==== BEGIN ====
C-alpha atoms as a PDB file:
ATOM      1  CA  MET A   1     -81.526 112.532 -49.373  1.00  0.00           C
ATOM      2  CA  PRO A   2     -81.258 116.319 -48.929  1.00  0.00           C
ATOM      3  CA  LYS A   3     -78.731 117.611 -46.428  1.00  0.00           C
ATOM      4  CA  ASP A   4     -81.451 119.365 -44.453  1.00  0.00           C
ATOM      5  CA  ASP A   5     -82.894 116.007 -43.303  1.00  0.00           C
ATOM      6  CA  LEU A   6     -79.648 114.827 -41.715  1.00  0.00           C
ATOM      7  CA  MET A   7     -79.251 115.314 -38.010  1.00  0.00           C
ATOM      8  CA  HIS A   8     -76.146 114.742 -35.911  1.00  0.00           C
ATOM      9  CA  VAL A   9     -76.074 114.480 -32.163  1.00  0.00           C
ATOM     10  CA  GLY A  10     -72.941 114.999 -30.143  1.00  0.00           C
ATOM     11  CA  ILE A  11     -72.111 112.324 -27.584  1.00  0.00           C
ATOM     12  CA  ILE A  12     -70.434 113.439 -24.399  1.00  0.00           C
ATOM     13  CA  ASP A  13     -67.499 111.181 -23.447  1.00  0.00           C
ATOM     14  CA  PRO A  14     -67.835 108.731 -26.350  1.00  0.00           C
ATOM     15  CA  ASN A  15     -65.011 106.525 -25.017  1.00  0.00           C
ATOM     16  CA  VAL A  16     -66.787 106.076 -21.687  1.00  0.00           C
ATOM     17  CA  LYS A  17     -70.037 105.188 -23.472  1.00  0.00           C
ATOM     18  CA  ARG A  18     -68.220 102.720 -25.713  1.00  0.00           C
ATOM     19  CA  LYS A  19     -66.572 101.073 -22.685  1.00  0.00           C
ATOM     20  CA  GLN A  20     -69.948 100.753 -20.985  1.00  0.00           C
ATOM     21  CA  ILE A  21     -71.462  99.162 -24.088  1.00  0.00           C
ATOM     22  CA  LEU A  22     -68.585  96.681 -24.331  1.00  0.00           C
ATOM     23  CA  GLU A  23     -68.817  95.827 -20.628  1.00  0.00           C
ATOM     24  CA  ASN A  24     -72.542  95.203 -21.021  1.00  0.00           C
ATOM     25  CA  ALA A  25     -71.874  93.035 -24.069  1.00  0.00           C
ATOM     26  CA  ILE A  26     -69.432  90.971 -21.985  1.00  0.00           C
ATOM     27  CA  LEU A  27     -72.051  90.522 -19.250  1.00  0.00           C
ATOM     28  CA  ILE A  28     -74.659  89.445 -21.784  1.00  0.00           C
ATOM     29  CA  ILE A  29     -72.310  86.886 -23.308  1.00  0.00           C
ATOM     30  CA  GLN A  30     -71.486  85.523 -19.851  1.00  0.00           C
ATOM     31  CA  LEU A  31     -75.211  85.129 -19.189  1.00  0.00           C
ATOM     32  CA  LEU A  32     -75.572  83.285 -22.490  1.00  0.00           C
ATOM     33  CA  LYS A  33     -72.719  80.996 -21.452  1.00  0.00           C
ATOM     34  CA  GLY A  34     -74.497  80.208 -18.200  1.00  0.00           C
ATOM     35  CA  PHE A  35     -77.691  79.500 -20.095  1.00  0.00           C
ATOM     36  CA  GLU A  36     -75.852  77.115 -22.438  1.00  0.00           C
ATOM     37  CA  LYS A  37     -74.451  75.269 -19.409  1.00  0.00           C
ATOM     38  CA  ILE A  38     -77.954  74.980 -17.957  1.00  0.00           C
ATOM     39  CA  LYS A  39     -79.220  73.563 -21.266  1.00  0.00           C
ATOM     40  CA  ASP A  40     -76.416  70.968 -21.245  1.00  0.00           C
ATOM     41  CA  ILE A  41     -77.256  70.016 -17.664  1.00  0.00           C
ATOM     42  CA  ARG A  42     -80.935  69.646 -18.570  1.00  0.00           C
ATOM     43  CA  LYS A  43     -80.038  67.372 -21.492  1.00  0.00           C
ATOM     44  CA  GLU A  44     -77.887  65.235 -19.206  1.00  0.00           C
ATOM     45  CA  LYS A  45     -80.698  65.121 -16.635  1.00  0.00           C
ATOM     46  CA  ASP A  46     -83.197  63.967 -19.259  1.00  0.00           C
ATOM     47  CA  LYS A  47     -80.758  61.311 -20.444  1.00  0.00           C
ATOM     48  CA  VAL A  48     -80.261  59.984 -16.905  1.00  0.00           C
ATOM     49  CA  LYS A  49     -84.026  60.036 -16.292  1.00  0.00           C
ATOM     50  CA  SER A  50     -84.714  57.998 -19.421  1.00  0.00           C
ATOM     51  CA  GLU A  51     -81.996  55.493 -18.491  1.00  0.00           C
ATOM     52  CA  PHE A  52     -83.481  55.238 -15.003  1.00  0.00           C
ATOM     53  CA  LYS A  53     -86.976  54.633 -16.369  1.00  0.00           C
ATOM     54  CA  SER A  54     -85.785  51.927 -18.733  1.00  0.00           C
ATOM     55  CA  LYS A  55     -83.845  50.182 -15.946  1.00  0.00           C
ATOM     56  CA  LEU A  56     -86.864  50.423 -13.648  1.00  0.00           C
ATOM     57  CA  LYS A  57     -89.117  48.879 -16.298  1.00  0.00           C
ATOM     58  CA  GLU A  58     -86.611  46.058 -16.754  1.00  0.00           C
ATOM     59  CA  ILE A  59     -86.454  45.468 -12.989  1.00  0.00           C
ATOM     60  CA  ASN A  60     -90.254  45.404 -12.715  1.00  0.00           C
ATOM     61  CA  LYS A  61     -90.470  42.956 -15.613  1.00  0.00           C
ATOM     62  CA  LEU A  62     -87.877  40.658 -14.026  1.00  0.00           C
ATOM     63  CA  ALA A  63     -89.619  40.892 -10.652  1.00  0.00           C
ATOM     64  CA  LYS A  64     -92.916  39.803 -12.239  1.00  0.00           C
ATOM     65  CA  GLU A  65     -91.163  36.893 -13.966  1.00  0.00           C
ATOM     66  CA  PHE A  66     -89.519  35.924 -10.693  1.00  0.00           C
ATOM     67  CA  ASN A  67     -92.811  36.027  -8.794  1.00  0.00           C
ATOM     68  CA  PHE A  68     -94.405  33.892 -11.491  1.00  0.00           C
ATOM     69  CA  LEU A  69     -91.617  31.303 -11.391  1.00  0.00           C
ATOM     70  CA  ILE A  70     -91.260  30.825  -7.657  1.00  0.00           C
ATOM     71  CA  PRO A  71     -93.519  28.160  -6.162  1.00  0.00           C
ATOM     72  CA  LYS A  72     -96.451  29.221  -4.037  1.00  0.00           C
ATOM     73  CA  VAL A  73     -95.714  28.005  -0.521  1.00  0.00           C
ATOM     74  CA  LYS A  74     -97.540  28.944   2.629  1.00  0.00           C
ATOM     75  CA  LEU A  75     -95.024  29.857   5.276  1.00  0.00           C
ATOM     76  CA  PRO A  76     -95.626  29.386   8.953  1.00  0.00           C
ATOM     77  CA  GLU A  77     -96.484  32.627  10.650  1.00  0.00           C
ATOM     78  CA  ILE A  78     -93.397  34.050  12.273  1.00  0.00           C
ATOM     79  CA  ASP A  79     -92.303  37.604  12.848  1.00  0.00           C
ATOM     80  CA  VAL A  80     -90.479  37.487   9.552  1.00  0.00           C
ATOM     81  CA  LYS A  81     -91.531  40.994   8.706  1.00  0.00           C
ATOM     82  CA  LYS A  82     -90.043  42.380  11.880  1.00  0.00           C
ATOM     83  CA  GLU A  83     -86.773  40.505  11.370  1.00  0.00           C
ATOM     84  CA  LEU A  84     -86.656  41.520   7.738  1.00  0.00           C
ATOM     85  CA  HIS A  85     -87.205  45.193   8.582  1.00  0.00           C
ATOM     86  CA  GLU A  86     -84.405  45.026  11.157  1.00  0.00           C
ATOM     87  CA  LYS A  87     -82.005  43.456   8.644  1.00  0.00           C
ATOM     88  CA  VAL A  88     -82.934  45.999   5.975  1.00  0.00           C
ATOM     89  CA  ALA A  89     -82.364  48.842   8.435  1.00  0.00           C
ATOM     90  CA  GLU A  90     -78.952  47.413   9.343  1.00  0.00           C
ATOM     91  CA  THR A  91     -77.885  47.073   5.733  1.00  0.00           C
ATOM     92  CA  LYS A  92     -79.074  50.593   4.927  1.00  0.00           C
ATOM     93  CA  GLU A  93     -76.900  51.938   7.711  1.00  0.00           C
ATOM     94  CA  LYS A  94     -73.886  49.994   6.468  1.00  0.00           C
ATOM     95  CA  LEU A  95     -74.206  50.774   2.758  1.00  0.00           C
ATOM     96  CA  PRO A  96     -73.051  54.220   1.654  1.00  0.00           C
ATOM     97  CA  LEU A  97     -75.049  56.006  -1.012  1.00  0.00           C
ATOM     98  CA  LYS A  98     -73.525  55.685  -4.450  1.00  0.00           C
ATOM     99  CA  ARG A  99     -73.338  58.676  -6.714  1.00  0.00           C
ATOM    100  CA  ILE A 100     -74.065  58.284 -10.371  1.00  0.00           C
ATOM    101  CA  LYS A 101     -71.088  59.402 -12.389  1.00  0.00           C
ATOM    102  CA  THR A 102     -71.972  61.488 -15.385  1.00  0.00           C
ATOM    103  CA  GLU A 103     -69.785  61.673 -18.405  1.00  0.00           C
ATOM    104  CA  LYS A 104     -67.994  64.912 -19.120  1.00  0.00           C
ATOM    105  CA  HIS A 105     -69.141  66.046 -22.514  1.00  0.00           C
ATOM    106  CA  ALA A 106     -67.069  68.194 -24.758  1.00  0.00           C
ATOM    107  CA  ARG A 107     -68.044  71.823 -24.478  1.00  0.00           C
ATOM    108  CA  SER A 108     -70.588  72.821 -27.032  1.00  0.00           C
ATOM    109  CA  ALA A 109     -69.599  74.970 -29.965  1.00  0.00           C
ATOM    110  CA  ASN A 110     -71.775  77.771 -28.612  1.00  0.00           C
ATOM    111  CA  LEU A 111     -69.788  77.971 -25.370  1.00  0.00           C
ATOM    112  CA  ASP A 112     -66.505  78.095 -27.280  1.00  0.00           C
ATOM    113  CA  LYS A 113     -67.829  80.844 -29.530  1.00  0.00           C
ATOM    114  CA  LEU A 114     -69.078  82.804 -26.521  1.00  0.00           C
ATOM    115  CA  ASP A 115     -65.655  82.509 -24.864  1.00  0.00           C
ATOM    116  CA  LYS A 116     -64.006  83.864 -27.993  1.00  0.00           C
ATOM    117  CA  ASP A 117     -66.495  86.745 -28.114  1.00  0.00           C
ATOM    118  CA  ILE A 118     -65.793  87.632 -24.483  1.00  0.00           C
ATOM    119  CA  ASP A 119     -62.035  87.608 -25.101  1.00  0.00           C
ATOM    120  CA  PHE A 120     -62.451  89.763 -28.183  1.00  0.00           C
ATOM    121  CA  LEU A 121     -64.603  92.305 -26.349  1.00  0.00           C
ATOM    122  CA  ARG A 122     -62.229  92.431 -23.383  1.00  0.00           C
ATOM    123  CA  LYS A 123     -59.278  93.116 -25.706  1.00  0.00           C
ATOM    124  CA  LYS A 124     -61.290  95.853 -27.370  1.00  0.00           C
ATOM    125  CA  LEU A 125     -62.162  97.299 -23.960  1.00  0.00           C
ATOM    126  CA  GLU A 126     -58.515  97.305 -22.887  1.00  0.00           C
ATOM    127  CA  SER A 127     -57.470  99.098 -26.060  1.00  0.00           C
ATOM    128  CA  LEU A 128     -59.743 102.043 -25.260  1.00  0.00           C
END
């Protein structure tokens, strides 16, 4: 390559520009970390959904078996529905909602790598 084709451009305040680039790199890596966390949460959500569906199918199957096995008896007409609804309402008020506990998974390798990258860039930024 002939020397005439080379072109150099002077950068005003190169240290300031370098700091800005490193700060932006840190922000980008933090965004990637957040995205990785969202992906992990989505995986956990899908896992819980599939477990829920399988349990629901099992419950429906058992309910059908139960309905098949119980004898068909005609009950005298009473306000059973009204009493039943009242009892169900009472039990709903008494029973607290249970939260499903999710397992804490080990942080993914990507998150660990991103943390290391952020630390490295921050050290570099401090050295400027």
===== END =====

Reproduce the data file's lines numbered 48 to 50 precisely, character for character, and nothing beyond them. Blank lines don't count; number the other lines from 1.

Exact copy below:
ATOM     47  CA  LYS A  47     -80.758  61.311 -20.444  1.00  0.00           C
ATOM     48  CA  VAL A  48     -80.261  59.984 -16.905  1.00  0.00           C
ATOM     49  CA  LYS A  49     -84.026  60.036 -16.292  1.00  0.00           C